December 5, 2023

DealBook: Pandit Steps Down as Chief of Citigroup

11:58 a.m. | Updated

Citigroup’s board said on Tuesday that Vikram S. Pandit had stepped down as chief executive, effective immediately, and would be succeeded by the head of the bank’s European and Middle Eastern division, Michael L. Corbat.

His resignation comes after long-simmering tensions with the bank’s board. In particular, the board’s chairman, Michael E. O’Neill, had been increasingly critical of Mr. Pandit’s management, according to several people close to the bank.

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Mr. Pandit was seen by some board members as not being able to quickly and effectively execute strategy, lurching from crisis to crisis, these people said. There were concerns he lacked the breadth of vision needed to turn the bank around. “He was considered more technically skilled,” one Citi executive said.

John P. Havens, the bank’s president and a longtime associate of Mr. Pandit, has also resigned.

Some at the bank said on Tuesday that they believed Brian Leach, the bank’s chief risk officer, could depart soon as well, especially because he was extremely close to Mr. Pandit.

Inside the bank, the news was greeted with shock. A huge gasp was audible on the trading floor in Manhattan as employees watched the news on monitors showing CNBC, according to several employees. When Mr. Havens’s resignation was reported, some employees on the trading floor jumped up from their chairs.

Timeline: Pandit’s Tenure

Michael Corbat was the head of Citigroup's European and Middle Eastern division.Hiroko Masuike for The New York TimesMichael Corbat was the head of Citigroup’s European and Middle Eastern division.Citigroup

The surprising departures come just a day after the firm reported stronger-than-expected third-quarter earnings. Excluding a number of one-time charges — including a big loss tied to the continued exit from the Smith Barney brokerage — Citigroup earned $3.27 billion, or $1.06 a share. That exceeded analysts’ average estimate of 96 cents a share.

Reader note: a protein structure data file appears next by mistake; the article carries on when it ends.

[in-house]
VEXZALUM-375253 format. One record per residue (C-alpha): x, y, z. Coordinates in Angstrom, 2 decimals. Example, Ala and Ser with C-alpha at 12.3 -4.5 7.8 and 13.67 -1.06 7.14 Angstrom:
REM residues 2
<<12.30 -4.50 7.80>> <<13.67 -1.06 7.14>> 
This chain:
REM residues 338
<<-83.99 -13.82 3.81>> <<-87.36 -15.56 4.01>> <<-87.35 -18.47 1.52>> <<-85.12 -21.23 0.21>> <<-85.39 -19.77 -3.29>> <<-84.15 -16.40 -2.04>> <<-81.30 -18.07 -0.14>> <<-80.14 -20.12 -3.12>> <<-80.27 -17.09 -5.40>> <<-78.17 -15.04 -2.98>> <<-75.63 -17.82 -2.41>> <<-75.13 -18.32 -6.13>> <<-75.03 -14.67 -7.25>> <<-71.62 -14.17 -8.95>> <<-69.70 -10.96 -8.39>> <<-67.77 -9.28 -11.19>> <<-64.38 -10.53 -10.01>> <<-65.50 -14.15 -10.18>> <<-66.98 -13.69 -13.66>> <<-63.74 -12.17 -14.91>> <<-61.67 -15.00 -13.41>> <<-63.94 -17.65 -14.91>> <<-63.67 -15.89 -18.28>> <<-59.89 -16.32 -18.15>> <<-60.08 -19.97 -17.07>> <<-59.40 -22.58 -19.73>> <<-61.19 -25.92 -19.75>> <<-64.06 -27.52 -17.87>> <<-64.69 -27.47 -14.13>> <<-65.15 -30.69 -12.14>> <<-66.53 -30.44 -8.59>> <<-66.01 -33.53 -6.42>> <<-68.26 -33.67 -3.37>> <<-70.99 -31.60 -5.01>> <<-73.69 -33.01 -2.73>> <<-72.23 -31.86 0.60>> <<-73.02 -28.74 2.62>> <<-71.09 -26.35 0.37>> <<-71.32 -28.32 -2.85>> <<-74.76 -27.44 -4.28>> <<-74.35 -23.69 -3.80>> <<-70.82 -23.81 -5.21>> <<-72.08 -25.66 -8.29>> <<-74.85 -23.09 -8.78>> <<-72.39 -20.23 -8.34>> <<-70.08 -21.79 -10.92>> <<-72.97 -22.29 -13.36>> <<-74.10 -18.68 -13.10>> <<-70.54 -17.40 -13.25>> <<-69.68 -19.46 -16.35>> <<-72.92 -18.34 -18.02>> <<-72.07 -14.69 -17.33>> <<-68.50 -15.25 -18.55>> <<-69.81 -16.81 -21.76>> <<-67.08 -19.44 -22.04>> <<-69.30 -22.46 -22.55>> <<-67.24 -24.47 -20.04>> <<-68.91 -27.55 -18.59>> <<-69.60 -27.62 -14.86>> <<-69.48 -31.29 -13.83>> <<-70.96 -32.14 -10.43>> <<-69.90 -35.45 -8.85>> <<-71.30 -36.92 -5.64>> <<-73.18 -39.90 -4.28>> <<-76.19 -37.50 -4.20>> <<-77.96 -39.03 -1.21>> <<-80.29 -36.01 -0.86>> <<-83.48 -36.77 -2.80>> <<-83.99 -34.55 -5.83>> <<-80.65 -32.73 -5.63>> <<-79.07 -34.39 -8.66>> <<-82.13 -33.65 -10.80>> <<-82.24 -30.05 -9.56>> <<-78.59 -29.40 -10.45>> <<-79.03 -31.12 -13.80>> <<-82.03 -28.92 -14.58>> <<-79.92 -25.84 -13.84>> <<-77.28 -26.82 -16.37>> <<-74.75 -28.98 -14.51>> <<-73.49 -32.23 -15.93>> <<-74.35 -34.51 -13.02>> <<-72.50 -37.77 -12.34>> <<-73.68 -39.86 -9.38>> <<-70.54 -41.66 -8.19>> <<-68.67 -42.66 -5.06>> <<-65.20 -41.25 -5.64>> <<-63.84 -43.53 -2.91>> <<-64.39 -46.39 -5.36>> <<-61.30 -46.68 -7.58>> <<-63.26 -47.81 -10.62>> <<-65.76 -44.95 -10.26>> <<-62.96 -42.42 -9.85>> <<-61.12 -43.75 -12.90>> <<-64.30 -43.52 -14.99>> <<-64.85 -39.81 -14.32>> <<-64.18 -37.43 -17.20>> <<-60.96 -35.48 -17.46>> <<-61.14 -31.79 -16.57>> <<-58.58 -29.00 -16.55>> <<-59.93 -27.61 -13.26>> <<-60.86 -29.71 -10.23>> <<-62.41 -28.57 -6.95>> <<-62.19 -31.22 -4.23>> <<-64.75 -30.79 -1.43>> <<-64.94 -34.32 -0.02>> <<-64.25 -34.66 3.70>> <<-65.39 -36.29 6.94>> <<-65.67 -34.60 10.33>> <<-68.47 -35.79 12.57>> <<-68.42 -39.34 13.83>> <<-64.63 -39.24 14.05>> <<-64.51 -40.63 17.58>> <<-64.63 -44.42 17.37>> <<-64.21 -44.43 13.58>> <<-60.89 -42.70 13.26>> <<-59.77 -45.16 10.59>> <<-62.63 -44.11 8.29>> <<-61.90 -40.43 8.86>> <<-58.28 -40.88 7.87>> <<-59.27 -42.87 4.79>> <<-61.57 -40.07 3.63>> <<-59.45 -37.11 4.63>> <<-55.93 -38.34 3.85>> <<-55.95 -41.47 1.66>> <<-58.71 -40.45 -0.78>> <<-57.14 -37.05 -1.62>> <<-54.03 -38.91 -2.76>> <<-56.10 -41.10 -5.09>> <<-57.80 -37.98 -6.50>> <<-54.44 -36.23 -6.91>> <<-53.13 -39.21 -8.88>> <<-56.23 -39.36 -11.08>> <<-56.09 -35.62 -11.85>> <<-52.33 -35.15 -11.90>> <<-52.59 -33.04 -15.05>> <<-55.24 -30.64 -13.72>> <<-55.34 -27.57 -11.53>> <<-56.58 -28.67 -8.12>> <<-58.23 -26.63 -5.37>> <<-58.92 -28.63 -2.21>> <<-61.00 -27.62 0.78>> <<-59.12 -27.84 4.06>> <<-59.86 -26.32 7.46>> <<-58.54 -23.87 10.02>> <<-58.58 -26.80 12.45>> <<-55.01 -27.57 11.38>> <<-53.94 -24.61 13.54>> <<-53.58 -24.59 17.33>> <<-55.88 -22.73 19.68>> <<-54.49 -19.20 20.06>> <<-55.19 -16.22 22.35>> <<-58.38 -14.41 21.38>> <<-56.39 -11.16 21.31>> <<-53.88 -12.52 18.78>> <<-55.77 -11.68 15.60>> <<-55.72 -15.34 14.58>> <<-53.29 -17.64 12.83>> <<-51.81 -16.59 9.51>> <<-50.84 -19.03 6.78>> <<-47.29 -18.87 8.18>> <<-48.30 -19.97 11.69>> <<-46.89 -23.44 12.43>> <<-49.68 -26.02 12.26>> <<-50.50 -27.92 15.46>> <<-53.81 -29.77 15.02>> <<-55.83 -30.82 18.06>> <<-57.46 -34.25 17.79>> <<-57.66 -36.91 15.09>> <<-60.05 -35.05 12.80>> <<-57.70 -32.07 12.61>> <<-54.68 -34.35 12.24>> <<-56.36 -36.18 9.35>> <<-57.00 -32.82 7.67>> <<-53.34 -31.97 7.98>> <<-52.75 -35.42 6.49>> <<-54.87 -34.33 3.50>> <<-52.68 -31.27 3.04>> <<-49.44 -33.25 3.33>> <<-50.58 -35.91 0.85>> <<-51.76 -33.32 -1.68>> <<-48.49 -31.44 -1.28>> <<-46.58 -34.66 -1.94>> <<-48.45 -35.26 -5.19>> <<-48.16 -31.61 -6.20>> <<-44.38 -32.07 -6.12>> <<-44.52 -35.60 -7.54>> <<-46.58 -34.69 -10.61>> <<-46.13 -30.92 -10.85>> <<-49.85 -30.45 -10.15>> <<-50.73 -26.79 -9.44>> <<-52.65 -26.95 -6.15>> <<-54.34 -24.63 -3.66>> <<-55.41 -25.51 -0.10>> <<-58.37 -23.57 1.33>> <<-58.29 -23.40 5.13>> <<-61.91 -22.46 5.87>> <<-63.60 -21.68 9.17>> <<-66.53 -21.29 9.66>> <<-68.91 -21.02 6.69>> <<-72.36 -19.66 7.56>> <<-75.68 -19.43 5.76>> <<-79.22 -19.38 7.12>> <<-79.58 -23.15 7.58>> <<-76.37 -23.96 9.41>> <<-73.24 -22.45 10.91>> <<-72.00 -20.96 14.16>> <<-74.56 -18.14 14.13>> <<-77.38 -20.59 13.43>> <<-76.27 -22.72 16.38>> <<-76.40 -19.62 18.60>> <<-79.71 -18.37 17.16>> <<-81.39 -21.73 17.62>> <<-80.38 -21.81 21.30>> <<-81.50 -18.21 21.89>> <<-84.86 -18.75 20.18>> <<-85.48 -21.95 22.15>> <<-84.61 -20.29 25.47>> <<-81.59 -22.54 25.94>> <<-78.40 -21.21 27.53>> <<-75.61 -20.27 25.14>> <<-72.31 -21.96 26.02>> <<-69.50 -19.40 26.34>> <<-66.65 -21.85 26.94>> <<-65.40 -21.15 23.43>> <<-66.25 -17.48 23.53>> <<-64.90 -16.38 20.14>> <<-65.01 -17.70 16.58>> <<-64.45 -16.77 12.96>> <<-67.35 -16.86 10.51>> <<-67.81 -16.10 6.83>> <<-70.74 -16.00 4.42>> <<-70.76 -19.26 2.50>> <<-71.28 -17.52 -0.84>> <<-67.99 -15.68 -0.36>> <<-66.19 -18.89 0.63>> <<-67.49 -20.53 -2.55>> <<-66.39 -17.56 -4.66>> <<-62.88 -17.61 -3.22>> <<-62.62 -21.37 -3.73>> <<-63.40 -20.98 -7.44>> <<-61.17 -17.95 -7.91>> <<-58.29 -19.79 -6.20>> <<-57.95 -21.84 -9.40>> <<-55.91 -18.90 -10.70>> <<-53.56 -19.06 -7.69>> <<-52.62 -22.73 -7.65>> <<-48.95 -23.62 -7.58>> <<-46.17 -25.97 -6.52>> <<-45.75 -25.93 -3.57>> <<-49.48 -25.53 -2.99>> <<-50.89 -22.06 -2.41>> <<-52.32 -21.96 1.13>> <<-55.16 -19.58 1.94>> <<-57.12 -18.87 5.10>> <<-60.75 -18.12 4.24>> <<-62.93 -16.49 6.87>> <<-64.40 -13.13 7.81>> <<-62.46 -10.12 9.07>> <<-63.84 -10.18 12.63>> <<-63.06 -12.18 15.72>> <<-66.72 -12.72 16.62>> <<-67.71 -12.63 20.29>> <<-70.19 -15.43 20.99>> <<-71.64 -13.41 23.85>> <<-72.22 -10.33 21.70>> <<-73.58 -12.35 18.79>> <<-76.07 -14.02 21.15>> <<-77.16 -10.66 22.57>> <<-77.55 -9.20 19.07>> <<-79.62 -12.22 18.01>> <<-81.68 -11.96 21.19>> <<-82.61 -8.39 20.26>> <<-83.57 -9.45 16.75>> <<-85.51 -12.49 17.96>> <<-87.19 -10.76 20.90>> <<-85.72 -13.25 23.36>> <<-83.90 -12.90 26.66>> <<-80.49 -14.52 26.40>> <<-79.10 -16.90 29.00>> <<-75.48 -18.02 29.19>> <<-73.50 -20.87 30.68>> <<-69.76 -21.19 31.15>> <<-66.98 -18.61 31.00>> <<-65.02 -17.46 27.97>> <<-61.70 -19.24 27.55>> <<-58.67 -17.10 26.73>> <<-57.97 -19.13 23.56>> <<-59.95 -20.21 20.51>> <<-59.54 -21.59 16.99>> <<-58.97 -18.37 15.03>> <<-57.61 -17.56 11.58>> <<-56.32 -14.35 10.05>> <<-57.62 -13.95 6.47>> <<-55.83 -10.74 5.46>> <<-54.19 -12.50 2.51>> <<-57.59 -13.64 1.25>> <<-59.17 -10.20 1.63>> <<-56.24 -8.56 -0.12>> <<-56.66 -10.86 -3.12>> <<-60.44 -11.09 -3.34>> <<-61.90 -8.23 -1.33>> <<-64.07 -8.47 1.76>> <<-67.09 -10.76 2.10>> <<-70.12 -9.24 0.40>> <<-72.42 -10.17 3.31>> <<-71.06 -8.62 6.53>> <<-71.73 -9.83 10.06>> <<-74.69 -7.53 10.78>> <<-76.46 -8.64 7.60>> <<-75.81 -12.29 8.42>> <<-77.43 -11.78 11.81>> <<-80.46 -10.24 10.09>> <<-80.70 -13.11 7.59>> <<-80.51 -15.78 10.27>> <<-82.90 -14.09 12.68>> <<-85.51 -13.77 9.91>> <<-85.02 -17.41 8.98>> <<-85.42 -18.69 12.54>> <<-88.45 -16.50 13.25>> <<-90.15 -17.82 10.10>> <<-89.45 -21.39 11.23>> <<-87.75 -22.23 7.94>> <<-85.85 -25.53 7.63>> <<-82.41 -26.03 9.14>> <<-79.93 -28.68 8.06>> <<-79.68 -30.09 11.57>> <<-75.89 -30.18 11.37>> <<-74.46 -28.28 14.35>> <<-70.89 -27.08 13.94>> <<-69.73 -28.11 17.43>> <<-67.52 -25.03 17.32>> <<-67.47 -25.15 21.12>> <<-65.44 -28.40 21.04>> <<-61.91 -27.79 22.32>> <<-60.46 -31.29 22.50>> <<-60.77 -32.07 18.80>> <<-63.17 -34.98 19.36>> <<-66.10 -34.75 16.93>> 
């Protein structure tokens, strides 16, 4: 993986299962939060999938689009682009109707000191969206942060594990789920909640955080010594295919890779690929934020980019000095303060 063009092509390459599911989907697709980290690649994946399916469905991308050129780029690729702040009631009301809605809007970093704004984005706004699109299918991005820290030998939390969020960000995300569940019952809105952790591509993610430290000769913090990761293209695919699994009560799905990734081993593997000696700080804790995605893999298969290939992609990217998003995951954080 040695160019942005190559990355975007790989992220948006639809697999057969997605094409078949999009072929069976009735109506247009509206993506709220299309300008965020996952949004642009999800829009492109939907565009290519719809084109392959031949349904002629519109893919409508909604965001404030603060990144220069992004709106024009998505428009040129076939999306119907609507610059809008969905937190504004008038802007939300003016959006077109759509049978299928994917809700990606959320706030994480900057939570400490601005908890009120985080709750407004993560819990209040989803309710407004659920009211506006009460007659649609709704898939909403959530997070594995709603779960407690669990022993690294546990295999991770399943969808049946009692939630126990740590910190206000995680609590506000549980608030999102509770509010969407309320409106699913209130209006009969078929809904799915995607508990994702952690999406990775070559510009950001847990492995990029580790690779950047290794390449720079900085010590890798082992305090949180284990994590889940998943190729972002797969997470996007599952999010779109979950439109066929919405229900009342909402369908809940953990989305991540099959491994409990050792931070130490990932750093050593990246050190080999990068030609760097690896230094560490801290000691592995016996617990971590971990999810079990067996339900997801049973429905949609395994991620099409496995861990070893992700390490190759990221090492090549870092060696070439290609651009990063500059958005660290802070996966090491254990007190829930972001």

“There is nothing better than our third-quarter earnings announcement to demonstrate definitively that we have turned this company around,” Mr. Pandit said in a memo to employees.

Yet those results paled in comparison with the earnings announced on Friday by JPMorgan Chase and Wells Fargo. Spurred by exceedingly low interest rates, and the Federal Reserve bond-buying program, there has been a recent resurgence in mortgage lending, bolstering those banks.

Yet Citigroup appeared to have been caught flat-footed. In its earnings call on Monday, John Gerspach, the bank’s chief financial officer, intimated that the bank was slow in staffing up to deal with the mortgage activity.

Within the board, some believed Mr. Pandit’s lack of foresight and planning contributed to the bank’s missed opportunity, the people close to Citigroup said.

Shares of Citigroup were up nearly 1 percent by midday on Tuesday.

Discussions to line up a ready successor to Mr. Pandit have been in the works at Citigroup over the last year, according to several people familiar with the matter. One leading candidate to succeed Mr. Pandit had been Jamie Forese, head of securities and banking. Inside the bank, however, Mr. Pandit had expressed his commitment to stay at the helm of the bank until it was on firmer footing.

During Mr. Pandit’s tenure, which began in December 2007, the bank struggled through enormous market upheaval and needed several rescue lines from the government. But it has slowly recovered, in large part by shedding big portions of its businesses. Among them is Smith Barney, the brokerage operation that is being absorbed by Morgan Stanley.

“Given the progress we have made in the last few years, I have concluded that now is the right time for someone else to take the helm at Citigroup,” Mr. Pandit said in a statement. “I could not be leaving the company in better hands.”

With his departure, just two men who ran Wall Street banks during the financial crisis remain in their posts: Jamie Dimon of JPMorgan Chase and Lloyd C. Blankfein of Goldman Sachs. Both firms rebounded from the upheaval much more quickly and strongly than Citigroup.

Mr. Pandit, an immigrant from India who quickly ascended the ranks of Morgan Stanley before turning to hedge funds, was long seen as an unusual choice to lead Citigroup. But the banking giant purchased Old Lane, his investment firm, and then tapped him in December 2007 to do what a succession of leaders could not: push the firm back to profitability.